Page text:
The pomegranate season in Turkey is about to come to an end. The weather had caused volumes to be a bit lower, said Ali Aslanali, general manager for Turkish fresh produce exporter Göknur.
“This pomegranate season has been a very productive one for us. As a company, we have the largest organic pomegranate farmland in Turkey. We produced nearly five tons of organic pomegranates this year. We don’t just cultivate organic pomegranates though, but also grow conventional ones, which were successfully shipped to our clients. Overall, our yield was 15 per cent lower this year, as climatic conditions weren’t ideal this year.”
Göknur will have to increase its pomegranate production in the coming seasons, as demand from existing clients increase, Aslanali explains: “Demand for pomegranates is increasing every year, we’ve noticed. As customers see the quality of Turkish products, they increase their orders the next time. To meet this growing demand, we’re increasing our production significantly for future harvests. Our pomegranates were mostly shipped to the European market, but we also exported them to Canada.”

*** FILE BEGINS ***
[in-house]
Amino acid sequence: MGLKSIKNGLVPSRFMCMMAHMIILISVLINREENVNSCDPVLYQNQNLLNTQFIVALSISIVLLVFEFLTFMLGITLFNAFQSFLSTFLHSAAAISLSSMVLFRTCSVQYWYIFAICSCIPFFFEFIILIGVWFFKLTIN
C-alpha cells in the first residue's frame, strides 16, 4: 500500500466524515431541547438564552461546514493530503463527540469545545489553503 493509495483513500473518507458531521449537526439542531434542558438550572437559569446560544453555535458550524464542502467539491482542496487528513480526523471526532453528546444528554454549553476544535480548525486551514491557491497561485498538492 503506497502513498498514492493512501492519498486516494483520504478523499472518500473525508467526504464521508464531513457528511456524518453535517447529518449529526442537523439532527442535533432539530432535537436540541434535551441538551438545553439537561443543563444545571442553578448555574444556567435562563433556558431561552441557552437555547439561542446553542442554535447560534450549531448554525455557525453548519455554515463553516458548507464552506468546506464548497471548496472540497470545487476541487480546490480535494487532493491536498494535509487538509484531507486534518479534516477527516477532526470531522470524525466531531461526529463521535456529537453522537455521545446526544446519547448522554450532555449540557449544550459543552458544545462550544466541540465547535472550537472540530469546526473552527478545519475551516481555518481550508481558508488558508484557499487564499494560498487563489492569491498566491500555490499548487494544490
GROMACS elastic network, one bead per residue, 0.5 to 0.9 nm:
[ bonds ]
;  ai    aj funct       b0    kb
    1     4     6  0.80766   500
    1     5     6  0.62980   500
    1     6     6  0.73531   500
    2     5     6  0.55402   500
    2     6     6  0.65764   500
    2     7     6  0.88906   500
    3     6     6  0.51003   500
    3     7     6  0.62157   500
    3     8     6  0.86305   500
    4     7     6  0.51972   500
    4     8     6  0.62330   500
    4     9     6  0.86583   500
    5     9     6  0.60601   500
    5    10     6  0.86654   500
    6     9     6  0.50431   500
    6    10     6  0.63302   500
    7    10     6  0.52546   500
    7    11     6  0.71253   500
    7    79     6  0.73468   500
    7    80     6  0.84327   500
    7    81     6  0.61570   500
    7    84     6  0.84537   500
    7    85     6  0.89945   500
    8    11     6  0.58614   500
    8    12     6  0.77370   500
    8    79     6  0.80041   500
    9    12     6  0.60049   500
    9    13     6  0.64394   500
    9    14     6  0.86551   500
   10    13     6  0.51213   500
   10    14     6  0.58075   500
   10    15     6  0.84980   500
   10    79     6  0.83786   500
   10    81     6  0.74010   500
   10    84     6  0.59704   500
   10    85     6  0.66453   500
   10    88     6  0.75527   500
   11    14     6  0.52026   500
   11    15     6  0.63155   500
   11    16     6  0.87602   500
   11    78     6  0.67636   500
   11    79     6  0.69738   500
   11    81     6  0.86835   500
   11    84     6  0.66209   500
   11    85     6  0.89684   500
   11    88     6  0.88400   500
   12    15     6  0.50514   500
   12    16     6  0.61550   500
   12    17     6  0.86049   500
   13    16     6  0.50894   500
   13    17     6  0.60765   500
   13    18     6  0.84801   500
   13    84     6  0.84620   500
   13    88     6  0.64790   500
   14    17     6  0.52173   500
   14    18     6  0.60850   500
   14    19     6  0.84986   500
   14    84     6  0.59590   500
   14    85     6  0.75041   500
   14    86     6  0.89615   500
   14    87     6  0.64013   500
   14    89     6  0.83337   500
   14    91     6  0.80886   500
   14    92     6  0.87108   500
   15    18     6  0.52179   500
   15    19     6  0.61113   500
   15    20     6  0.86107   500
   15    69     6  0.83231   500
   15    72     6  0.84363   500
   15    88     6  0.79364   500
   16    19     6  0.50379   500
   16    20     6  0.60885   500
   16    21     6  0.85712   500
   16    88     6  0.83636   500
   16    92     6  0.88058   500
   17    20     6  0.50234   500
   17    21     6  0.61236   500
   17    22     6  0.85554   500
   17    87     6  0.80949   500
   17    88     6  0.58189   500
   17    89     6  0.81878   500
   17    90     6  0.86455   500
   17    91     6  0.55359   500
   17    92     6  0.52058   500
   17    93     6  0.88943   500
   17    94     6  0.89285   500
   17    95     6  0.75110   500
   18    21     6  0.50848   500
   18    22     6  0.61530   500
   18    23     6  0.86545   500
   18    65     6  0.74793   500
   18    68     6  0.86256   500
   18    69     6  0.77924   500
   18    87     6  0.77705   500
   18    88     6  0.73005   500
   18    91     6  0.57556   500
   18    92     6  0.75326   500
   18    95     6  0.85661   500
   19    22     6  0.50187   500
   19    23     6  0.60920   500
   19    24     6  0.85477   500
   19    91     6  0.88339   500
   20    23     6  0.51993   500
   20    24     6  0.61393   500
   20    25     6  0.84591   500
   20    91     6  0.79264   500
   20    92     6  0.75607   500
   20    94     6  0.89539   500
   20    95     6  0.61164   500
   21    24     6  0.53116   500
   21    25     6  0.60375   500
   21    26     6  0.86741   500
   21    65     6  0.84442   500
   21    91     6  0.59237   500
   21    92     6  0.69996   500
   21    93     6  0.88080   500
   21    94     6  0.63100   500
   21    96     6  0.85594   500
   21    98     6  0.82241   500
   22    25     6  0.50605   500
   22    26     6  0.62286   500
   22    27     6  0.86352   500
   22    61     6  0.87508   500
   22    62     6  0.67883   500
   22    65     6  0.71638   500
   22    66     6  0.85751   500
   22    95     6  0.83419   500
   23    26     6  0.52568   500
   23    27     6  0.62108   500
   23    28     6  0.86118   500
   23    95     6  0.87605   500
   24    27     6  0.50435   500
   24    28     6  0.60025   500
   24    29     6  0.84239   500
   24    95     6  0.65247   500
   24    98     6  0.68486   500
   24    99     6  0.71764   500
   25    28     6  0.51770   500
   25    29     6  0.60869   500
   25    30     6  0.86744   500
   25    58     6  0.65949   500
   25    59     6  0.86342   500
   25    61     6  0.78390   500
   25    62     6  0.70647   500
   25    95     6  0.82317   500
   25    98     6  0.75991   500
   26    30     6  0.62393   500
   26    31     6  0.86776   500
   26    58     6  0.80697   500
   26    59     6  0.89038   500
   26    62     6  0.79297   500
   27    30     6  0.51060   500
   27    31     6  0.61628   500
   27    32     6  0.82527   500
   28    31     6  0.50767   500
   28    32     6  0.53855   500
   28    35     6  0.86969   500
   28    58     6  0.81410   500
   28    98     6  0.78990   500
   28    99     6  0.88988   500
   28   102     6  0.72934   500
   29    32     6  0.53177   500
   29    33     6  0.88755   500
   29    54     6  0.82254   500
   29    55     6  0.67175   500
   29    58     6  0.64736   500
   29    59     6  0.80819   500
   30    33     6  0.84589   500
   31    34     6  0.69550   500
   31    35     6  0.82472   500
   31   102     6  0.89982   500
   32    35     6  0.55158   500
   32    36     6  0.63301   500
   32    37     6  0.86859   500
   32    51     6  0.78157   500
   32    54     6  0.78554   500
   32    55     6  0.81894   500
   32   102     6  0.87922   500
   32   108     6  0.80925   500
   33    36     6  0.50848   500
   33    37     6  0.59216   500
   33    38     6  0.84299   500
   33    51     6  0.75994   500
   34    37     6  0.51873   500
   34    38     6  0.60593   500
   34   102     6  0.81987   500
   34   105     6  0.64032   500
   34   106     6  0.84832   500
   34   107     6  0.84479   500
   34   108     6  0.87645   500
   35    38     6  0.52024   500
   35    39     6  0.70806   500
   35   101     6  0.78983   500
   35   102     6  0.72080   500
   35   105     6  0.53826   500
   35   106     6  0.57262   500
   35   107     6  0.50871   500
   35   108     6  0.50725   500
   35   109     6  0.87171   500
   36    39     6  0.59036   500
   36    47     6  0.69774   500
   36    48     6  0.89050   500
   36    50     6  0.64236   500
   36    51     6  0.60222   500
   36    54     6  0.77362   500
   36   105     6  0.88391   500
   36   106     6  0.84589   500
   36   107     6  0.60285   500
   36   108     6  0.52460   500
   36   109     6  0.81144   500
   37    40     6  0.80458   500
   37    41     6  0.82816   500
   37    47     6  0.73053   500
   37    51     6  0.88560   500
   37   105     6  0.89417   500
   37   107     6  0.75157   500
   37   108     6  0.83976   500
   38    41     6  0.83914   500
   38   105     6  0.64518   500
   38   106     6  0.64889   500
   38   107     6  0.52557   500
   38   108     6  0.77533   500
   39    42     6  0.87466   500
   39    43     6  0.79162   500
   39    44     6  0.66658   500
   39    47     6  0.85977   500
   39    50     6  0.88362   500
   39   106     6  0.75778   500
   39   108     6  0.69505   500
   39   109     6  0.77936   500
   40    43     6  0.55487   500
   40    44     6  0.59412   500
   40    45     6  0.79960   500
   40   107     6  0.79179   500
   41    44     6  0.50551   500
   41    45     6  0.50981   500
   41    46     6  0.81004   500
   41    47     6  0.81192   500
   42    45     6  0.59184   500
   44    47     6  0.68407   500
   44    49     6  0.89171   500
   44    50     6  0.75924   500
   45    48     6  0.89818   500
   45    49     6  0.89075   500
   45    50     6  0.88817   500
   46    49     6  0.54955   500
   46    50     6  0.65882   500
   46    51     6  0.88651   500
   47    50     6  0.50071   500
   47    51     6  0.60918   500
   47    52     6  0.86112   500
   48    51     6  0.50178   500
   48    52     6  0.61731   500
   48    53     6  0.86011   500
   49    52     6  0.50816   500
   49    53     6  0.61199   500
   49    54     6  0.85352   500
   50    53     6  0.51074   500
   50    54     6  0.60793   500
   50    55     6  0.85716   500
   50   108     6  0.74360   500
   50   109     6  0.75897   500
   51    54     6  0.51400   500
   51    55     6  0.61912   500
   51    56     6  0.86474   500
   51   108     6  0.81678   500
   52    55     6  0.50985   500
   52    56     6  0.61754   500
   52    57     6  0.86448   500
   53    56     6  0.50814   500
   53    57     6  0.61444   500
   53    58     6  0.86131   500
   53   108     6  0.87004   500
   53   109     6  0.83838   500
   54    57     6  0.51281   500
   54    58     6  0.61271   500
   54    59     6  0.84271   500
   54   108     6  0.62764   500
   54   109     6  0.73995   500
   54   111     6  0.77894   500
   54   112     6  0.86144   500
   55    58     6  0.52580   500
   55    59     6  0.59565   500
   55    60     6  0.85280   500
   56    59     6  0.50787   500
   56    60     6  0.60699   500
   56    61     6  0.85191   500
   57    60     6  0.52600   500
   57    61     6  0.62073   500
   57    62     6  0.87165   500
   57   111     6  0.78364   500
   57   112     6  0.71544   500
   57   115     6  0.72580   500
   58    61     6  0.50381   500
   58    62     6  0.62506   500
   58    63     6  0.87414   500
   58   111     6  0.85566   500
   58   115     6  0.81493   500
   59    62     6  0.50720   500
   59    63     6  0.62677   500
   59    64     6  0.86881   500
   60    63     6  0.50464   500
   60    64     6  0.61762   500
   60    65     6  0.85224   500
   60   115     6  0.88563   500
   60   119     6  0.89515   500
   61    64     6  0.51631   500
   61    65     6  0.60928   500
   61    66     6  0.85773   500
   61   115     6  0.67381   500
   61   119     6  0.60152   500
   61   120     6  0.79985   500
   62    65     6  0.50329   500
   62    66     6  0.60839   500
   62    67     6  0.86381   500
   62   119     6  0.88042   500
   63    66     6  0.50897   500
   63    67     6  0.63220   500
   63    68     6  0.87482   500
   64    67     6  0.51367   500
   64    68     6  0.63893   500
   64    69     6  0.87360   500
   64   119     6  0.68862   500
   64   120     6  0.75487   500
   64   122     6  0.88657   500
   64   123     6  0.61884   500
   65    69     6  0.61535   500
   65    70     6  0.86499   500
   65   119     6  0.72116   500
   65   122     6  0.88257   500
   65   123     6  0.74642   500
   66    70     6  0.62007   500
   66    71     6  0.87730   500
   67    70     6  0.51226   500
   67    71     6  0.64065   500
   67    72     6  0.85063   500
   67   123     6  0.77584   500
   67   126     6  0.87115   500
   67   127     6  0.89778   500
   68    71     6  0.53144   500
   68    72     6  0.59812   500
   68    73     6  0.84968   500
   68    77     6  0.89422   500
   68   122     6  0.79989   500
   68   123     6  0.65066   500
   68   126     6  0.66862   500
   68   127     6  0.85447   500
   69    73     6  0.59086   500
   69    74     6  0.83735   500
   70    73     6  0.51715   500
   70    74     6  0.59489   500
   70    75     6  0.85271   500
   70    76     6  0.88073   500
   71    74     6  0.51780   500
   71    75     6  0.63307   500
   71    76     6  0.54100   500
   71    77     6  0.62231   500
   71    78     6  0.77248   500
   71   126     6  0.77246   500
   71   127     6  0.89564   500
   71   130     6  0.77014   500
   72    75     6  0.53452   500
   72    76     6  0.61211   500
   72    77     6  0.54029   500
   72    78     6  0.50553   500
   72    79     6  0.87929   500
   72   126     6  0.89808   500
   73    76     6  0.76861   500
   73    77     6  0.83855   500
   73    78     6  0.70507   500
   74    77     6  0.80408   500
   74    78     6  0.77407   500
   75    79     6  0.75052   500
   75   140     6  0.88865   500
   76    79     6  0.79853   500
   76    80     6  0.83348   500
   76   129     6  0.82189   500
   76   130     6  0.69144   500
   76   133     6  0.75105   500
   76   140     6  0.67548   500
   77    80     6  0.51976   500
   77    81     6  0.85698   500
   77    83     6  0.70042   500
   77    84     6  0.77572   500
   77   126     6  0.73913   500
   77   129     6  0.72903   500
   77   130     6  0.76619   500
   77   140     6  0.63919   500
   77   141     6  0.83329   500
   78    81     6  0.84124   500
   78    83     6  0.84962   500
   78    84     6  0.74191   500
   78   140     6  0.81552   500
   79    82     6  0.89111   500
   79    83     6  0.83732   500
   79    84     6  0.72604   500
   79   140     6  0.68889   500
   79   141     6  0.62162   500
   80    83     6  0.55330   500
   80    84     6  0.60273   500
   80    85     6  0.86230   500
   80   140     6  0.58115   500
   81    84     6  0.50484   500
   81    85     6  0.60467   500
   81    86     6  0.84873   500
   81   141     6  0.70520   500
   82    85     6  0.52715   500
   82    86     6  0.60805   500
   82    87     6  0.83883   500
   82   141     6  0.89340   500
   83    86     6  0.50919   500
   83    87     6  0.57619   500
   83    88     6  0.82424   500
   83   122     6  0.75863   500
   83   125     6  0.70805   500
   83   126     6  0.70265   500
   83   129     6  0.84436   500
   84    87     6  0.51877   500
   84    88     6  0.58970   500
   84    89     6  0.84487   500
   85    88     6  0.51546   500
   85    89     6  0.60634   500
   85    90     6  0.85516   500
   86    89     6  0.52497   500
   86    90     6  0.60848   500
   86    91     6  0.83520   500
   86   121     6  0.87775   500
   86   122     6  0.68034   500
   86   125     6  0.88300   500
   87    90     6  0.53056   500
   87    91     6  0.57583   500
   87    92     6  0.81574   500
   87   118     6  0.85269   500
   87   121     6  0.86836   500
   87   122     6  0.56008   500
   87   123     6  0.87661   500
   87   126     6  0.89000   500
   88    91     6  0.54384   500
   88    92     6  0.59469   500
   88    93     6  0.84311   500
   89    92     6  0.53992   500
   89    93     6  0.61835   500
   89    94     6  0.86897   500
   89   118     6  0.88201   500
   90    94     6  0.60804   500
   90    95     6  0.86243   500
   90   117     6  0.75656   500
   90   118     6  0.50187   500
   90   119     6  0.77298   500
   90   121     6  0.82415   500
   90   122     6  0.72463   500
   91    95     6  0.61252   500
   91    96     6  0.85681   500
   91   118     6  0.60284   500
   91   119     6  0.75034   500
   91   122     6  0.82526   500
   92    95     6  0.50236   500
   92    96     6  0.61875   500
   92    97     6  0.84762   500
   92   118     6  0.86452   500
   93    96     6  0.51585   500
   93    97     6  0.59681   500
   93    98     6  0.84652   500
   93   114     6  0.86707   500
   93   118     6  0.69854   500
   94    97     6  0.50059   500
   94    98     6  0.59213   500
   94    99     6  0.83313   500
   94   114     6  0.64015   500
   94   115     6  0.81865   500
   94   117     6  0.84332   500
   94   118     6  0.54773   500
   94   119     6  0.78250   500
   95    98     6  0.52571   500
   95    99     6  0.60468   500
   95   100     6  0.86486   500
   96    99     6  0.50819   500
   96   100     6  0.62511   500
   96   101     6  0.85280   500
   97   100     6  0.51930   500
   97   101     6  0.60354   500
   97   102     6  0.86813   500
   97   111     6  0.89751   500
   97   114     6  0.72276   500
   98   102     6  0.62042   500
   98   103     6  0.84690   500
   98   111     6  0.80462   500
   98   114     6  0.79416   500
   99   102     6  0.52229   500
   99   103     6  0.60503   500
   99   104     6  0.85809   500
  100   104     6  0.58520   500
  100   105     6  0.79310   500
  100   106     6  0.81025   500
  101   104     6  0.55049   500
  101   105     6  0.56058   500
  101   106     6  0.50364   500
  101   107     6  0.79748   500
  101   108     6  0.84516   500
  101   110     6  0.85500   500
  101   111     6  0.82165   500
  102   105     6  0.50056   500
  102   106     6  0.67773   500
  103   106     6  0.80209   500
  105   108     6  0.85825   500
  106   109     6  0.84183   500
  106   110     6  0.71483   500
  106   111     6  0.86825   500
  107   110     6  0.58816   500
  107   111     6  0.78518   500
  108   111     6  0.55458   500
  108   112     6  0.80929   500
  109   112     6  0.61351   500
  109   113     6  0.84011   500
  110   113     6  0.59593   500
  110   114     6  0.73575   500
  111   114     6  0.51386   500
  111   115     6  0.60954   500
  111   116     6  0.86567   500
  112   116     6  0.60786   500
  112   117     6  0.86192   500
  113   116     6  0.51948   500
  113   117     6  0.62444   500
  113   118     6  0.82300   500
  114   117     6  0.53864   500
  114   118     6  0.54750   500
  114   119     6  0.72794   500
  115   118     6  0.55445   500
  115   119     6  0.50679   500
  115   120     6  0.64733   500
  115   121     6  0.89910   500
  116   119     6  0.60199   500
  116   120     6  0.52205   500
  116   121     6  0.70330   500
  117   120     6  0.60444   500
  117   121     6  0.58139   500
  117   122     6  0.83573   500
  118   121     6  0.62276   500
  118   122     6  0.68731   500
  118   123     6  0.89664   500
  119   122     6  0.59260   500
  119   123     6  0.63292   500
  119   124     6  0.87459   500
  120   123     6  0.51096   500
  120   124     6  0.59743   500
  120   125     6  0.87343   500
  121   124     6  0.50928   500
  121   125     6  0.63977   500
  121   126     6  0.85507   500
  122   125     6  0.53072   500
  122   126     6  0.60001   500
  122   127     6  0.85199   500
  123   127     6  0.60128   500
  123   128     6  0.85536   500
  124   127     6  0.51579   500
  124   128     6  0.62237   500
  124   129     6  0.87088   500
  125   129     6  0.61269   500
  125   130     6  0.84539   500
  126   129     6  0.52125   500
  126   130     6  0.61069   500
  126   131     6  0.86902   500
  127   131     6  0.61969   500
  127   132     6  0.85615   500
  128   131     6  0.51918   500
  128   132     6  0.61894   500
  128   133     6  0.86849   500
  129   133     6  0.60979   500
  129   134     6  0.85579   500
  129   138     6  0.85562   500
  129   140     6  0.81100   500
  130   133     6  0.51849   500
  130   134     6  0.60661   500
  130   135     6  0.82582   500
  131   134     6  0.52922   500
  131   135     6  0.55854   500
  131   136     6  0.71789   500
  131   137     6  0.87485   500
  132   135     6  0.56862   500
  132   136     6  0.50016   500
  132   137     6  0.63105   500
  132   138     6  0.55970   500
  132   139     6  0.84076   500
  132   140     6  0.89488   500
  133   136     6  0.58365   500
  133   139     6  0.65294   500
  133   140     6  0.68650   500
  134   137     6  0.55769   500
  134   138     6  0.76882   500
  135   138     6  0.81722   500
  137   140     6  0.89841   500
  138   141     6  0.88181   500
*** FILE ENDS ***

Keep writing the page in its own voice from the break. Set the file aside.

Aslanali feels the biggest challenges are ones that exporters will have to accept, as nothing can be done to change them at the moment. “Not everything went as smooth as we’d hoped this season, as we still have to deal with high freight costs, and the issues at the Bulgarian Customs have provided exporters with a lot of headaches. Unfortunately, there is no easy solution to these challenges and we’ll just have to deal with them. They don’t just affect us, but also other fresh produce exporters. We’re headed into the end of the season, so the availability of Turkish pomegranates is decreasing. As a result, the price for pomegranates is increasing,” he concludes.
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